What is the difference between proactive and reactive PR?

Do you know the difference between proactive and reactive PR? They are different but both necessary. Find out here why.

Public Relations can be separated into two approaches, proactive and reactive. Traditionally PR was reactive i.e. crisis management. More recently businesses have been using proactive PR to gain and create positive media coverage. 

In small businesses, it is important to consider and plan both proactive and reactive PR. Below we’ve created some points to consider.

Proactive PR

When creating your DIY PR plan as a small business it should be centred on a proactive approach, seeking opportunities and actively promoting your brand to your target audience.

Firstly, create content and stories that promote your brand, products and company in a positive light. Use engaging case studies, quotes and stories to attract your target audience and show them who you are and what you do.

Secondly, consider timing. When is best to release your content in order to ensure the best pick up. Whether this includes developments within the business itself, such as a new partnership or investment, or whether you piggyback off key news events, create a PR content calendar to track the right time to send your release.

Thirdly, look for comment and interview opportunities on social media and online PR platforms. Offer yourself as an expert in your field, positioning yourself and your brand as trustworthy and credible.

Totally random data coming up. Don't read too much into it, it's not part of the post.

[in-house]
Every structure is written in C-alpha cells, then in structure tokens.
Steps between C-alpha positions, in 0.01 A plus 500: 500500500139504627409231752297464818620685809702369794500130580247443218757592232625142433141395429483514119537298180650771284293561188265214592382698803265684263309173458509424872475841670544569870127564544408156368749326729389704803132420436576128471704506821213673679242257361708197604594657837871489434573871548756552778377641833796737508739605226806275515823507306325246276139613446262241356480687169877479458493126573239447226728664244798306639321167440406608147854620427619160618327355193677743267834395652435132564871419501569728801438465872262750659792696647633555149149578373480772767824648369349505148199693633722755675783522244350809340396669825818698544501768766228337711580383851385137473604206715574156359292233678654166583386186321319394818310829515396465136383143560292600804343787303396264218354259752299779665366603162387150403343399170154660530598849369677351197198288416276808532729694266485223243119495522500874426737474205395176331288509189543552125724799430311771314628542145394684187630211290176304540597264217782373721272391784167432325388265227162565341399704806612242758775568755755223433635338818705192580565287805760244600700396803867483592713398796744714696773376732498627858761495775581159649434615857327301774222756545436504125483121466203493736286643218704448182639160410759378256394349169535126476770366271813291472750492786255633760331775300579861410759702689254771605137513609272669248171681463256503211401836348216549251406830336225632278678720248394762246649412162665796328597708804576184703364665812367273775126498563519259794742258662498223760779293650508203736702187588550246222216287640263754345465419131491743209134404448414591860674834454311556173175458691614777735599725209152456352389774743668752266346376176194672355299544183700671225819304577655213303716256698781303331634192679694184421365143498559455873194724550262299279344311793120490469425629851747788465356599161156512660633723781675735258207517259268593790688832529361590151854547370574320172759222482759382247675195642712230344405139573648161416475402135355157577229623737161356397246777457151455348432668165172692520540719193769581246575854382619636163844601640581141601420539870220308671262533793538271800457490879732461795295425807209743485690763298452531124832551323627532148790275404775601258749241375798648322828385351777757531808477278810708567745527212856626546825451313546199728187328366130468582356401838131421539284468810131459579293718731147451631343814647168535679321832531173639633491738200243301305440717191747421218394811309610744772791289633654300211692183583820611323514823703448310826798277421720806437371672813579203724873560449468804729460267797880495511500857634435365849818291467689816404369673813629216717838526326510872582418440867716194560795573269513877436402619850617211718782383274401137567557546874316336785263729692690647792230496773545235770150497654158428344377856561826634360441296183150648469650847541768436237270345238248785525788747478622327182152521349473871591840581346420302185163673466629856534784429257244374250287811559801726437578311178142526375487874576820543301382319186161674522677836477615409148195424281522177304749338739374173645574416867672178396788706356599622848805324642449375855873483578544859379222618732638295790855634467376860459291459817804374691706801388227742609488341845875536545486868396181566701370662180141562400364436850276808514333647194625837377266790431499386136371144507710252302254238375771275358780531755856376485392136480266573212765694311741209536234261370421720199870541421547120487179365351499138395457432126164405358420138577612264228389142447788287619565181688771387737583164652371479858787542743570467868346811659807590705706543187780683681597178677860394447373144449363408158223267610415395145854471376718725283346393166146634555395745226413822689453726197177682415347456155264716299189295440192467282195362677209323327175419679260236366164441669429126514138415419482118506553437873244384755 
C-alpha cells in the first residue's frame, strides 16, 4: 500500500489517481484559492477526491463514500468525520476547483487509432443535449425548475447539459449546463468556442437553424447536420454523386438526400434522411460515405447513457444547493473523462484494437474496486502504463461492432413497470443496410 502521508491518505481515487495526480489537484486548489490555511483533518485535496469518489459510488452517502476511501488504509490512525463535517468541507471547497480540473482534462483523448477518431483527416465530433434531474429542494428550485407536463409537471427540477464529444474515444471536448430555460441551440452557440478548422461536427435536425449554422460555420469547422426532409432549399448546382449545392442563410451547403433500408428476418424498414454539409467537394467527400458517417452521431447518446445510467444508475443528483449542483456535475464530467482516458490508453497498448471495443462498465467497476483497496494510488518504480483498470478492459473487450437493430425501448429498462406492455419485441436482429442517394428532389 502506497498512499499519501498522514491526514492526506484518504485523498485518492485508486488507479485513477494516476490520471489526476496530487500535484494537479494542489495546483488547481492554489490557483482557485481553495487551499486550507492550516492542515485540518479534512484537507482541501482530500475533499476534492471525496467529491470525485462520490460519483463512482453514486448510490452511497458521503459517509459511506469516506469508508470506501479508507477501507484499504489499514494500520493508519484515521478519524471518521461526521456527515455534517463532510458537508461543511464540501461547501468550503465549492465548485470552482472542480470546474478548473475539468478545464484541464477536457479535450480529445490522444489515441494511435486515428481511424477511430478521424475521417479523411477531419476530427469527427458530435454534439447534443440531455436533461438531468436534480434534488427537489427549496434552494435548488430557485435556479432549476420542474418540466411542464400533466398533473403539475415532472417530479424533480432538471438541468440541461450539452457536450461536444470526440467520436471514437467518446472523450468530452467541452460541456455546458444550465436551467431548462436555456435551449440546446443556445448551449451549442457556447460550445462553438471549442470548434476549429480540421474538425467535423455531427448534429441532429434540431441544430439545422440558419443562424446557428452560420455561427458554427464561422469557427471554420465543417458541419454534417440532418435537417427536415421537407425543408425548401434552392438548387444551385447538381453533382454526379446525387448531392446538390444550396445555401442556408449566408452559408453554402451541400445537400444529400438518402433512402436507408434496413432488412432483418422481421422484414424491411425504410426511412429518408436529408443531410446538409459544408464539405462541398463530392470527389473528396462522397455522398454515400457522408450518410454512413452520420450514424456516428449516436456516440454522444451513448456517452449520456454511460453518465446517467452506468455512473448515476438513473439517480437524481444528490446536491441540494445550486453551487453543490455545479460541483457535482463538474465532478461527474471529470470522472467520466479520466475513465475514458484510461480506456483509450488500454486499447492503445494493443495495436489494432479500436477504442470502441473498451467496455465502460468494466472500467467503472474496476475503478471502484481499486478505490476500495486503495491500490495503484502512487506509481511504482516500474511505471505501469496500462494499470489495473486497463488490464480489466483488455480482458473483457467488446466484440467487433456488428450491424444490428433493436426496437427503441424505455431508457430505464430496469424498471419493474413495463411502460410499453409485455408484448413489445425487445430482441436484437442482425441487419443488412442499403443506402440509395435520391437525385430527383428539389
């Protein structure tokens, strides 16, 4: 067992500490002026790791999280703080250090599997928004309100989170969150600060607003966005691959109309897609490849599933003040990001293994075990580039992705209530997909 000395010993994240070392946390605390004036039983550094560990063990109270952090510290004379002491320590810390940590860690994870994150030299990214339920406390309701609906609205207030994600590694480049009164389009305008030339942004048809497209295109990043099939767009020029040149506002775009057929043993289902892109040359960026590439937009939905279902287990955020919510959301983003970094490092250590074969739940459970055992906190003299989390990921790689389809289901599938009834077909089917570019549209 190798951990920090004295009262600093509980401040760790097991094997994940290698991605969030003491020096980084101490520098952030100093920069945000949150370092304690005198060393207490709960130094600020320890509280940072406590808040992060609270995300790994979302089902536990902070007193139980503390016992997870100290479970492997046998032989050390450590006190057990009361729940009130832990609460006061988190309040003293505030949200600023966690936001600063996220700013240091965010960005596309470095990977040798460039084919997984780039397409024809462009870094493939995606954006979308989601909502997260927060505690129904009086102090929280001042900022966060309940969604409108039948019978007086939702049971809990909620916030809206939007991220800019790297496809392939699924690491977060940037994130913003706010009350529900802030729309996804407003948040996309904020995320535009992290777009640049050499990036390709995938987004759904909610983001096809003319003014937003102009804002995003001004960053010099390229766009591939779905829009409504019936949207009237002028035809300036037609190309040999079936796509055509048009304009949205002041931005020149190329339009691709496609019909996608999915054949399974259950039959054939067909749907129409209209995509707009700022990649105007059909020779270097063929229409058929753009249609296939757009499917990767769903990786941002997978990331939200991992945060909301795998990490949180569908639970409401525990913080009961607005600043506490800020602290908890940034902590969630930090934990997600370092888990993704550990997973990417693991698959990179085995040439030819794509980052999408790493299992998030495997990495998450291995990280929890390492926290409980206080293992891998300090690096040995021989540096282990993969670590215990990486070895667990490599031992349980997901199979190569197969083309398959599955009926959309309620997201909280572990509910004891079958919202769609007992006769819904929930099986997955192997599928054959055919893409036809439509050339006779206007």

By doing this you can create an overall positive brand image.

Use JournoLink to get your stories in the press

Easy-to-use, easy-to-learn publicity software built for small businesses.

However, it is also important to consider reactive PR, preparing how to respond to negative reports and counteract bad press.

Reactive PR

Three things to have in mind when preparing your reactive PR plan are your audience, brand and having a clear point.

Firstly, who is your audience and what would they expect you to say?  The skill is ‘talking’ to them in their language, with a message that they understand and will accept as reasonable. It is much better to acknowledge a shortcoming and say sorry than it is to avoid taking responsibility.

Secondly, think about your brand and what it stands for. By all means, say sorry, but also take the opportunity of reminding your audience that your brand cares, and make sure you are clear in what it does.

Thirdly, stick to the point. Especially when something has gone wrong, journalists will try to extract quotes from you that will add fuel to their story. Don’t let them put words into your mouth, and don’t let them take you into topics that are not relevant, or that you simply don’t want to talk about.

From considering the above you will be prepared with what you want to say, be able to anticipate the questions you don’t want to be asked and have ‘close down’ answers ready.

By creating both proactive and reactive PR plans you will be able to keep on top of your brand image and promoting your business in the best light.

Use JournoLink to get your stories in the press

Easy-to-use, easy-to-learn publicity software built for small businesses.

If you would like to hear more of our business tips or would like more information about how you can get more media coverage for your business, and for more help using calendars to improve your PR contact the JournoLink team on